Should You Become a Transmission Line Engineer?

Transmission Line Engineer

Idaho National Laboratory 

There are many routes you can go down with a bachelor’s degree in civil engineering. It’s not as simple as following one career path, when there are lots of different specialisms you can move into. If you’re interested in electrical engineering, one of the roles you can think about is that of a transmission line engineer. These engineers design and analyze transmission lines. They include cables and other media used for power supplies and telecommunication. It can be an excellent choice of career, with a median salary of over $67,000. 

What Does the Job Involve? 

Transmission line engineers might work in an office setting to develop designs. They can also work out in the field to review potential construction sites. Projects usually begin with the engineer meeting with colleagues and clients to work out the requirements for the system. They use their expertise to research the appropriate materials, equipment and designs for the project. They also use computer-aided design to create mathematical models and system designs. Finally, they test the models to evaluate its safety and effectiveness. 

Often, a transmission line engineer coordinates the project with a sales team, helping to develop budgets and prepare construction bids. The role might also involve product demonstrations. It might also include providing project status updates and answering technical inquiries. They might also have to schedule deliveries of materials, from power poles to cables. Negotiating contracts is another task they might do. 


To become a transmission line engineer, you first need to complete a degree in civil or electrical engineering. The course needs to be approved by the Accreditation Board for Engineering and Technology (ABET). As well as general education classes, students will also study circuit theory, fluid mechanics, and digital signal processing. You might also learn about CAD and using advanced design principles to create and analyze models.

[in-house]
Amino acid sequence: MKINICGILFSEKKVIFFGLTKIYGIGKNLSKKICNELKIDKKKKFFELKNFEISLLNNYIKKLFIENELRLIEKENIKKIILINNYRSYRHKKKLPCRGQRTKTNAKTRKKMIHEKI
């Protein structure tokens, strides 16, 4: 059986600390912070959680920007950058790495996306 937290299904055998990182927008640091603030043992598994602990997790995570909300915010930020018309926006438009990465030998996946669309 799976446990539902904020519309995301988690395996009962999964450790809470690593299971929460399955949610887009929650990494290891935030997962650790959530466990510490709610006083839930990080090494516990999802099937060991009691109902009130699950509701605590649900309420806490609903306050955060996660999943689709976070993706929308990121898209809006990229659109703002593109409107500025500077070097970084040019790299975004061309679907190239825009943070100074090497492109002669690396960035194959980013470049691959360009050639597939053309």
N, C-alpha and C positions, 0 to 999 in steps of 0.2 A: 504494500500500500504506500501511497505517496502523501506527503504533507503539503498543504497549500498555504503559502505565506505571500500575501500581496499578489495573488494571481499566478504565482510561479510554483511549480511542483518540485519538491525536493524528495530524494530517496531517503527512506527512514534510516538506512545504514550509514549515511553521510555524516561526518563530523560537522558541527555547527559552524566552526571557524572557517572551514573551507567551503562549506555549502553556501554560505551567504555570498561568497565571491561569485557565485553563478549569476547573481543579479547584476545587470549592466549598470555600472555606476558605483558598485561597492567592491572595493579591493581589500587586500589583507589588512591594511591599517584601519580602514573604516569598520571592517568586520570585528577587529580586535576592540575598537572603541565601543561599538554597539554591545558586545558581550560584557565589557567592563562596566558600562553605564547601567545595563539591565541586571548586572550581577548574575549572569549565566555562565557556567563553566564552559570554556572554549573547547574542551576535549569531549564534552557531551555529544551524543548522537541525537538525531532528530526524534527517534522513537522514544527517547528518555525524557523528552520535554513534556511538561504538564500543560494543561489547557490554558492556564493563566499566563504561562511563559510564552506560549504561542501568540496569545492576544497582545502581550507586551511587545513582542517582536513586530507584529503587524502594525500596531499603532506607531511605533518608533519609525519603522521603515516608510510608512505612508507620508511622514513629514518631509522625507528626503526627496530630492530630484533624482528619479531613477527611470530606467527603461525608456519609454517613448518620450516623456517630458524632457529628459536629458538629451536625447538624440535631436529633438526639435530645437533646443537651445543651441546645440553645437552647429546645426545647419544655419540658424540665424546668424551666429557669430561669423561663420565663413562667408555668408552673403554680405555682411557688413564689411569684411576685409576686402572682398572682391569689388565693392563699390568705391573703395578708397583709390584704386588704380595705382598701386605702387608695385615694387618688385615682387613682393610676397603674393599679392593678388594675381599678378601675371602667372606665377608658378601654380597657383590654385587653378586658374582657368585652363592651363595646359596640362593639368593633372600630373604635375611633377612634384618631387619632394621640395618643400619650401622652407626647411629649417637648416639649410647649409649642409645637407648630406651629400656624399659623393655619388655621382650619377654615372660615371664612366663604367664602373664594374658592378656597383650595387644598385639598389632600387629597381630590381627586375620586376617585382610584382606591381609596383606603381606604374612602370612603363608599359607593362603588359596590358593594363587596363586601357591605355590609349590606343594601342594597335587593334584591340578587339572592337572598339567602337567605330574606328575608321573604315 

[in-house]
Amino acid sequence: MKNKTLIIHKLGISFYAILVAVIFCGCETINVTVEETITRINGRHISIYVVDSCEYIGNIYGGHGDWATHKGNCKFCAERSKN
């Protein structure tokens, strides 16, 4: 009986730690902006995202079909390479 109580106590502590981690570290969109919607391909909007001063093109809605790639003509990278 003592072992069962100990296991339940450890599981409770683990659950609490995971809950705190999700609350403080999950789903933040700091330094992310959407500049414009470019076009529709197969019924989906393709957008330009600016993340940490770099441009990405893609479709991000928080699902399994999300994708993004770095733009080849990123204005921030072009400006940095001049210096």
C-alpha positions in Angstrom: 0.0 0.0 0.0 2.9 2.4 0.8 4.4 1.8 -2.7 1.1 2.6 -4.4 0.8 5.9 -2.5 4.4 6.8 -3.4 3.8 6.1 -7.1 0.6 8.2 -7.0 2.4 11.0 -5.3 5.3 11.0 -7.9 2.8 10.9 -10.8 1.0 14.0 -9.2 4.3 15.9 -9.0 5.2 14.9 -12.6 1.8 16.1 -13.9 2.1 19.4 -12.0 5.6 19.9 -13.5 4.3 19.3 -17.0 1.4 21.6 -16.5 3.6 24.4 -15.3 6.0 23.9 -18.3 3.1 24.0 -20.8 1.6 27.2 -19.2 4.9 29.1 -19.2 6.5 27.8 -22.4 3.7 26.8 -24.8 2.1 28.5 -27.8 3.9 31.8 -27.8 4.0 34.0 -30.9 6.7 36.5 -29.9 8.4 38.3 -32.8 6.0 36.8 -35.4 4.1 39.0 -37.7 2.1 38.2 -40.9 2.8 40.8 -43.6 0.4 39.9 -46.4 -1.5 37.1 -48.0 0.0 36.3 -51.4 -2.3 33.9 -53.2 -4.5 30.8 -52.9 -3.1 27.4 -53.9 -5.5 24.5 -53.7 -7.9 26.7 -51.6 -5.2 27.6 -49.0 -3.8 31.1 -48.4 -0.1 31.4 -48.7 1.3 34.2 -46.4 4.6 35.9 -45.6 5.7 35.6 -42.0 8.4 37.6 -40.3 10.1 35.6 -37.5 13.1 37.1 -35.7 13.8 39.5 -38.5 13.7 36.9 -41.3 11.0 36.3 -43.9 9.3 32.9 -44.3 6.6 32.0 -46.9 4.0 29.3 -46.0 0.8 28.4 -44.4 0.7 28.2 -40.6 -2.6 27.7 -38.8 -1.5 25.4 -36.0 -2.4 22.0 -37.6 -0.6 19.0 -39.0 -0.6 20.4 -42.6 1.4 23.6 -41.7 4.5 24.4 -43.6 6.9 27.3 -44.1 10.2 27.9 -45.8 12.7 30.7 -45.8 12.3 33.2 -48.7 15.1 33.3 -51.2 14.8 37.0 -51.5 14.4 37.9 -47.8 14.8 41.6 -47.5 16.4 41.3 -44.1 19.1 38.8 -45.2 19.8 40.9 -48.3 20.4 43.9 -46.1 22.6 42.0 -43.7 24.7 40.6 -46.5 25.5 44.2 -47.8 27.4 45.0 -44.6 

Once you have your degree, you need to be licensed to provide your services to the public. Although the requirements will vary depending on your state, you will still need to be licensed wherever you are. As well as your accredited degree, you should also be able to show four years of documented work experience. You usually have to pass a state examination. These exams come in two parts. After passing the first part, you are an engineer-in-training (EIT). An EIT with four years of experience can take the second part of the exam and become a professional engineer. In some states, you will have to undergo continuing education after you qualify. 

Job Prospects 

Career opportunities for transmission line engineers could be growing at a slower rate than the national average. The Bureau of Labor Statistics doesn’t have a figure for the exact role. But prospects for electronics engineers, which are similar, are only expected to grow 3% from 2012 to 2022. But civil engineers also share similarities with the role, and their prospects are supposed to increase by 20%. 

Although the career outlook for transmission line engineers might be hard to pin down, it is an excellent career choice if you’re interested in electronics.